Yesterday the Australian stock market closed marginally higher despite a big lead from United States markets. The banking sector was pulled down by Commonwealth Bank as it tried to sell shares to institutional investors for A$2 billion capital raising. The benchmark S&P/ASX200 index had gained 14.4 points, or 0.4 per cent, to 3570.6 points, while the broader All Ordinaries index was up 16.1 points, or 0.46 per cent, at 3515.0 points. Commonwealth Bank's termination of the share placement and rising bad debts has hit the confidence of the banking sector.
Yesterday the Australian shares ended lower as traders looked to make short-term gains, despite a positive start in the morning. The benchmark S&P/ASX200 share index yesterday lost 1.2%, or 42.7 points, to 3598, while the All Ordinaries index shed 1.1%, or 39.1 points, to 3534.2. But today resource stocks may gain after commodity prices advanced.
Yesterday, Australian shares slumped to their lowest close since October 8, 2004. The benchmark S&P/ASX200 share index plummeted 5.9% to 3697.3. The broader All Ordinaries index fell 211.2 points, or 5.44 per cent, to 3,672.4, its weakest close since October 1, 2004. Analysts said although local stocks may rebound after rise in US stocks and oil price, markets worldwide still have a significant unsettling economic outlook.
This morning shortly after open the Australia market has joined the rally with S&P/ASX200 up 4.3%, or 162.7 points, to 3957.3 points. Yesterday Australian shares suffered their fifth consecutive day of losses, hitting fresh four-year lows, as falls by the big banks eclipsed gains by miners. At the close, the benchmark S&P/ASX200 share index was down 14.6 points, or 0.4%, to 3794.6, recovering from an earlier drop of as much as 2.2%. Analysts expected the next few weeks ahead a relief period.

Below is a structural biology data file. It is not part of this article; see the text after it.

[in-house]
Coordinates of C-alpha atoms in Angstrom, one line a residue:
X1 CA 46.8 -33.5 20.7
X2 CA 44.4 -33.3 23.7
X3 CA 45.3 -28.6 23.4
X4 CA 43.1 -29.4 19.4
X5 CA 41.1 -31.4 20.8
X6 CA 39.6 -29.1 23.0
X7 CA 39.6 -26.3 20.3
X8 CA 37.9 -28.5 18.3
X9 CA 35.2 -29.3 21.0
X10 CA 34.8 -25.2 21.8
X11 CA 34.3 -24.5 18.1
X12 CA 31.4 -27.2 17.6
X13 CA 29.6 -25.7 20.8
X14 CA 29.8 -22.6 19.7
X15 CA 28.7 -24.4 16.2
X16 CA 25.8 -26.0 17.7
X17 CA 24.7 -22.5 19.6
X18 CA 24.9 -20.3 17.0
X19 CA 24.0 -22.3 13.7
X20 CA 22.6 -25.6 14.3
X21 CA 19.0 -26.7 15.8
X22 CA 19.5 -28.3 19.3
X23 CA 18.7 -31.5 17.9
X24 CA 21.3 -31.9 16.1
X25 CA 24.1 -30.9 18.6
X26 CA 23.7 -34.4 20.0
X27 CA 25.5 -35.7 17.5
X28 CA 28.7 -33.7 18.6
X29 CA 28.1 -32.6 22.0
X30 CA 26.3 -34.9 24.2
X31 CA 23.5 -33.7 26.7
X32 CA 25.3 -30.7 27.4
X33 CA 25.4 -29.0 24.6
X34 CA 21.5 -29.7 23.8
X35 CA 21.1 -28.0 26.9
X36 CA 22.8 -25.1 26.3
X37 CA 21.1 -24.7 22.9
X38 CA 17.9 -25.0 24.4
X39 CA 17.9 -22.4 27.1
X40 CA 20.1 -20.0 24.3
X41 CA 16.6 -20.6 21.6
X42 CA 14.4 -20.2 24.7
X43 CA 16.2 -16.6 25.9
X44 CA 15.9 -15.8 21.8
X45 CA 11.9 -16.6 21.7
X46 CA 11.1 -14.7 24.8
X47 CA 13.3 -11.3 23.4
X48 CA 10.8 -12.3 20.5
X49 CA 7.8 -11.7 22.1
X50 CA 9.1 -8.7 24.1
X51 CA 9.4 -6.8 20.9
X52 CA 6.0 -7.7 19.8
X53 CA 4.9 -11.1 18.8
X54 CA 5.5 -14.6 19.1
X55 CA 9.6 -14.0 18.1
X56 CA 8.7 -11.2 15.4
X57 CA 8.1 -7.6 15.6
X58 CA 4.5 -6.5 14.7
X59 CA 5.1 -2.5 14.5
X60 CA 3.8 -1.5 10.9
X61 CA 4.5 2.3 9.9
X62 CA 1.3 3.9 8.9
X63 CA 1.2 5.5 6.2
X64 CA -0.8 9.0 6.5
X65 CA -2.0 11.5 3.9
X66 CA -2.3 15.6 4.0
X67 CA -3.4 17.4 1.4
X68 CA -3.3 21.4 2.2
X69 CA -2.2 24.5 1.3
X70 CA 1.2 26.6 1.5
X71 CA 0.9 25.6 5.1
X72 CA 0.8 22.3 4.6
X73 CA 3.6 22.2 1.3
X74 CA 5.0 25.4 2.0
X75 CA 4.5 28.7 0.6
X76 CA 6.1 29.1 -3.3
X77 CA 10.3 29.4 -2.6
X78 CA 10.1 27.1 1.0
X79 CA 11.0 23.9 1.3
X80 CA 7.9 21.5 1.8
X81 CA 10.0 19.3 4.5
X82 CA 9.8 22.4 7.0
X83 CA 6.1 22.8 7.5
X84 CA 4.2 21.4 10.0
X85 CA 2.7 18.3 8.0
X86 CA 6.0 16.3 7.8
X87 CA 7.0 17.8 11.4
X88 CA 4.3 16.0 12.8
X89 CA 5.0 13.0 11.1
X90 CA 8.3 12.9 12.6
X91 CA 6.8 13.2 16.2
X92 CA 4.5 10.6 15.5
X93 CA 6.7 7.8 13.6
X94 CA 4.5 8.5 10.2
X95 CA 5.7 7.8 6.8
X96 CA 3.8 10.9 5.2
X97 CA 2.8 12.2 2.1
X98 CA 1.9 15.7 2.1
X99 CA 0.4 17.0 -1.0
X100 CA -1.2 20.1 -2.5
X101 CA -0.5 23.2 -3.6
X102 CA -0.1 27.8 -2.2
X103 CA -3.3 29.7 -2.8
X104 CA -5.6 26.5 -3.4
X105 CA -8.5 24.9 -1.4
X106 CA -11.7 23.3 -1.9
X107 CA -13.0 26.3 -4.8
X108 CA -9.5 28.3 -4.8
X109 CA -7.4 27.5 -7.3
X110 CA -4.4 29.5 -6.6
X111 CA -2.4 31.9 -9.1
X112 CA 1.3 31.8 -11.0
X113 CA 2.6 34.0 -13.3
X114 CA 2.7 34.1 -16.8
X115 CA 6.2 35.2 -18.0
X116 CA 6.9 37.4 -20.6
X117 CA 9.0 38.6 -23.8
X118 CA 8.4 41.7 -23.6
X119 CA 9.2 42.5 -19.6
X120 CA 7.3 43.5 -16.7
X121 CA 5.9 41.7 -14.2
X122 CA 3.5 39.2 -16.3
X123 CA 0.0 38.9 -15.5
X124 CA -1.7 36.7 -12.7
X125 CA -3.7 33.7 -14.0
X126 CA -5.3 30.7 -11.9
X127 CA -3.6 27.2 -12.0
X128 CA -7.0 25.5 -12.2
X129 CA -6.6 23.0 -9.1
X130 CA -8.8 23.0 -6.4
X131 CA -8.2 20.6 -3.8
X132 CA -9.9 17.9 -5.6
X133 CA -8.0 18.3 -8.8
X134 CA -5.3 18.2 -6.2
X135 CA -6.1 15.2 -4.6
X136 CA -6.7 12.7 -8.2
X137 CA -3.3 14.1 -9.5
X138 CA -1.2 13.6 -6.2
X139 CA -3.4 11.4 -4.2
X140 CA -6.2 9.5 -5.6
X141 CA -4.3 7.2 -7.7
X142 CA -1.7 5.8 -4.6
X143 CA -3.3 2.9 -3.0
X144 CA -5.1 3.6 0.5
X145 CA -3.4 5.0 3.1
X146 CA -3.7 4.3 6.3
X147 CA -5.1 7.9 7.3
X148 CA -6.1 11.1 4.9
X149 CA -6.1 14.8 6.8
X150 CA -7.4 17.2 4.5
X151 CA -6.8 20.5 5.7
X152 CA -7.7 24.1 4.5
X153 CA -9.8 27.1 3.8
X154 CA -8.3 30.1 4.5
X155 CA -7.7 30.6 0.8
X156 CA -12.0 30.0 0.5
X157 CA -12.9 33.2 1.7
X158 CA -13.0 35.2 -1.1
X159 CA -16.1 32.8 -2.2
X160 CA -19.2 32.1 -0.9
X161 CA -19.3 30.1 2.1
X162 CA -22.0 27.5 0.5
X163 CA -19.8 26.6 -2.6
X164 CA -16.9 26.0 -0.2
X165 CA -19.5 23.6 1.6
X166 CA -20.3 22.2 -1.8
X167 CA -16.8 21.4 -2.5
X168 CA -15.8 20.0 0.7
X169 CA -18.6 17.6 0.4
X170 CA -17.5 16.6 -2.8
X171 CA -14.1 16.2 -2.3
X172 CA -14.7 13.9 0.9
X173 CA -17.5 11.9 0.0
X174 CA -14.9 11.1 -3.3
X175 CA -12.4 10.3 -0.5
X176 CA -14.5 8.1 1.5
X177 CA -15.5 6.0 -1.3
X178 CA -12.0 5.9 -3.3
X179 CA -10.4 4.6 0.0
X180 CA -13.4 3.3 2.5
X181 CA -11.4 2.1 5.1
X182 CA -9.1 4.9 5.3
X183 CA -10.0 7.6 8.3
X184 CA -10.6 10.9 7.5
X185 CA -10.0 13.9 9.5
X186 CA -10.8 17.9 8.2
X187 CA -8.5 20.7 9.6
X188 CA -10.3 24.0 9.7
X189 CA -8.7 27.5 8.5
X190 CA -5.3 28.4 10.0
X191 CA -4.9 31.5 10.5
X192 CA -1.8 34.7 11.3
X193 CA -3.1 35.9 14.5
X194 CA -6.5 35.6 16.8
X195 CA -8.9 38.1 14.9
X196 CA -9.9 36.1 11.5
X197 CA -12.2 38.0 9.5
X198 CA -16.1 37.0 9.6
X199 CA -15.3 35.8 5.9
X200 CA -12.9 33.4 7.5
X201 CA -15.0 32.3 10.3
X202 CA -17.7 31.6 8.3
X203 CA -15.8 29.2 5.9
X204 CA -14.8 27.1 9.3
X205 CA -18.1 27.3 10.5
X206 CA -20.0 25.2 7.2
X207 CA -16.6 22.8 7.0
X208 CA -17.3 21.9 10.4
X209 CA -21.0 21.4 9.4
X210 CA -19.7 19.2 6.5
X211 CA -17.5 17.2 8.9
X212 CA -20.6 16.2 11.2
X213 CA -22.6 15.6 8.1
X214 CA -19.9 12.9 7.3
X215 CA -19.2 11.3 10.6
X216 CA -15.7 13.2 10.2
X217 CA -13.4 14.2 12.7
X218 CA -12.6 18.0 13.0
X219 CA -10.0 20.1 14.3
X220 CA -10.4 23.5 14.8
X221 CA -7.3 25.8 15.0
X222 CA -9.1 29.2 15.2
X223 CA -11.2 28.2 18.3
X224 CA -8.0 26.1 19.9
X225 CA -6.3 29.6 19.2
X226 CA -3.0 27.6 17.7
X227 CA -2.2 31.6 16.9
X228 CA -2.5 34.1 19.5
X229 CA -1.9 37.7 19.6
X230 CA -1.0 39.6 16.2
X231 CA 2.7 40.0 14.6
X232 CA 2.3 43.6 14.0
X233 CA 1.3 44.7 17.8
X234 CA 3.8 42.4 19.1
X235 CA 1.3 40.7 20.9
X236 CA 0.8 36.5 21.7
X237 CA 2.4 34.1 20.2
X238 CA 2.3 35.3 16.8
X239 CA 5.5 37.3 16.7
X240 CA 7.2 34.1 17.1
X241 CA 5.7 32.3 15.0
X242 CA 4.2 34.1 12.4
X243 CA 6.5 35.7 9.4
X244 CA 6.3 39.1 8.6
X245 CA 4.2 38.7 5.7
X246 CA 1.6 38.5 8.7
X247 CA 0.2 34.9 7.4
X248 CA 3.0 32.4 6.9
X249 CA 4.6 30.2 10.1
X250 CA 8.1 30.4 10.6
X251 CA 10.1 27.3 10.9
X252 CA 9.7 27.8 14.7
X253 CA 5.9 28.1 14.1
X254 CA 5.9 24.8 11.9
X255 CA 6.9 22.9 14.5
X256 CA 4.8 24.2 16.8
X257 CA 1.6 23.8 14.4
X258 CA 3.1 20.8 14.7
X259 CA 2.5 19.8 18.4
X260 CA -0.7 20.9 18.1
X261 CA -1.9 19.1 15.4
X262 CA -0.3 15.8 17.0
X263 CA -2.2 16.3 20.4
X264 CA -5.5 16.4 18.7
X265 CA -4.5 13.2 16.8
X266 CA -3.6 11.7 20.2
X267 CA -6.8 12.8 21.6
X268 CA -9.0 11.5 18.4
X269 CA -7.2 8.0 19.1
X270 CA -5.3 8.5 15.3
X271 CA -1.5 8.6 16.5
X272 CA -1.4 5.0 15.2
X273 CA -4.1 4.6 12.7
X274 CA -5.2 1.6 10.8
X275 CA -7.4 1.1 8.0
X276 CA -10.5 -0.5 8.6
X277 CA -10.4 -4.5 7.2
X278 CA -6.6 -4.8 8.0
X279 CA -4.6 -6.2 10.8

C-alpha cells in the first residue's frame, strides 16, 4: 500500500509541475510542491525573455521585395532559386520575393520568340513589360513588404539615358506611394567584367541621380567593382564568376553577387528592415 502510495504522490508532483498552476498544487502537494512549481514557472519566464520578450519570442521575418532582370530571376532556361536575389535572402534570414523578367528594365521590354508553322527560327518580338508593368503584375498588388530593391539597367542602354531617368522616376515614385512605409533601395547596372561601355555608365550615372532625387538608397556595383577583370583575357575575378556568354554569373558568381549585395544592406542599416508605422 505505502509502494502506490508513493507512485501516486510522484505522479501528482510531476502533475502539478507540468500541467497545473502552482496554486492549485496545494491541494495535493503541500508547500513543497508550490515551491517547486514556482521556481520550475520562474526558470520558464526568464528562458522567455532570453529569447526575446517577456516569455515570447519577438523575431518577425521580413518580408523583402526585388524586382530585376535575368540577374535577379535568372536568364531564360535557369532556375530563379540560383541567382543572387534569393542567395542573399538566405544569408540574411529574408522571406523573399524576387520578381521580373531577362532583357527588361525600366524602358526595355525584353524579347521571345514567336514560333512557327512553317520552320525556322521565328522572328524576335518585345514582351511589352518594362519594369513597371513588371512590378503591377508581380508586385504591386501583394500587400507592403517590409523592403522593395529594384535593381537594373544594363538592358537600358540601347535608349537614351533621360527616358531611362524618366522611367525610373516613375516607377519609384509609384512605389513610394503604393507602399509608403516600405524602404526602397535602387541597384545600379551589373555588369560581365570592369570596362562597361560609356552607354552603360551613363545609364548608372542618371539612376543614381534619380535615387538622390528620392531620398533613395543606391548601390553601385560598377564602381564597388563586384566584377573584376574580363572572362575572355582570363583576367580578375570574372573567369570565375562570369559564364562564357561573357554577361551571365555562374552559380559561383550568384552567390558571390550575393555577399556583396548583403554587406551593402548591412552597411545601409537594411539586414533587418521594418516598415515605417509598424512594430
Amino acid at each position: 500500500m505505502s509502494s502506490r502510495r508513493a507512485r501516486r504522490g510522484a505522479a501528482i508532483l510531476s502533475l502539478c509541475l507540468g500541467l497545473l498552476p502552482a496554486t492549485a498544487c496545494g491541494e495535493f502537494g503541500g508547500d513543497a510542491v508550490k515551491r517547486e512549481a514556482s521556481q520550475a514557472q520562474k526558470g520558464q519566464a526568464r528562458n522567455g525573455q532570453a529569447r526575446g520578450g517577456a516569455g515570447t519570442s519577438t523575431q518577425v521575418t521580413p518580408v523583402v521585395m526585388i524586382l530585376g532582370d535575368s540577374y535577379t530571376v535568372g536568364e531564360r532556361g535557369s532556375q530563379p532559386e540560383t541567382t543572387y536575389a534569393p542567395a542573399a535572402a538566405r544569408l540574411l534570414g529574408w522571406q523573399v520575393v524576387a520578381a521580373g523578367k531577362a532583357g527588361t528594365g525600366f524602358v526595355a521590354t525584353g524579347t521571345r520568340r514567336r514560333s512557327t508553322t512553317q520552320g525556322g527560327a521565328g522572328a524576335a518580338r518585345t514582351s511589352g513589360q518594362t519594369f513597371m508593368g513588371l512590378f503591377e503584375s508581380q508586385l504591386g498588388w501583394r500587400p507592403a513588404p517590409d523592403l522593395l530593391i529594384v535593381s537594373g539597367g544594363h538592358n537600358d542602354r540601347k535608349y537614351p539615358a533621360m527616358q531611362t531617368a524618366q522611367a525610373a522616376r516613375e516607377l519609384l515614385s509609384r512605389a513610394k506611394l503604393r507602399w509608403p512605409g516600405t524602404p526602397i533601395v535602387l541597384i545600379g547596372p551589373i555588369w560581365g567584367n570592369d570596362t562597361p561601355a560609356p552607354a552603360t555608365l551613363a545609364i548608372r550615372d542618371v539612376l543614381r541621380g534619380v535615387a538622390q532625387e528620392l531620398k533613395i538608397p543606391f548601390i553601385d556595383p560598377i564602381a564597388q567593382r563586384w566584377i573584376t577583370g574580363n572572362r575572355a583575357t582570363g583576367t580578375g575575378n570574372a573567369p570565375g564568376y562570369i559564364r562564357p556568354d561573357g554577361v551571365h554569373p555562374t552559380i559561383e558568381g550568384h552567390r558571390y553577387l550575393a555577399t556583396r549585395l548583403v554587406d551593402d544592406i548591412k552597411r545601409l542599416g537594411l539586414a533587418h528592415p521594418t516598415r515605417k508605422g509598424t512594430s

During yesterday's trading, Australian stocks closed lower for the second consecutive day on Thursday, falling by more than 4%. The market was dragged down by big losses in the resources sector amid renewed fears of a global economic slowdown. The two days drop gave up all the gains early this week.
The US Federal Reserve's bailout of insurance giant American International Group (AIG) did little to ease the concerns of investors worldwide, Asian markets were deeply in the red, with Hong Kong's bourse down about seven per cent. The Australia share market took another massive beating yesterday.
On Friday, the Australian share market fell more than 2% as major banking and resources stocks felt the impact of renewed concerns about the health of the global economy. The benchmark S&P/ASX200 finished down 102.4 points, or 2.06% to 4877.1. The broader All Ordinaries lost 101.4 points, or 2.01% to 4949.5.
Yesterday, the Australian share market closed slightly weaker despite a cut to official interest rates and a drop in the oil price. The benchmark S&P/ASX200 was down 2.3 points, or 0.04 per cent, to 5,116, while the broader All Ordinaries fell five points, or 0.1 per cent, to 5,195. The Australian stock market may continue the decline today with US equities and commodities down overnight.
Yesterday, the Australian share market closed slightly lower following weaker commodity prices. The benchmark S&P/ASX200 index was down 17.3 points, or 0.34%, to 5118.3, while the broader All Ordinaries index fell 15.5 points, or 0.3%, to 5200.
Yesterday the Australian share market closed moderately stronger driven by an improvement in financial stocks. But actually Australia's big four banks have lost almost A$80 billion in share market value since reaching highs late last year. The financial stocks have been hit by specific issues which include fears of bad debts or how much the credit crunch will squeeze banks margins.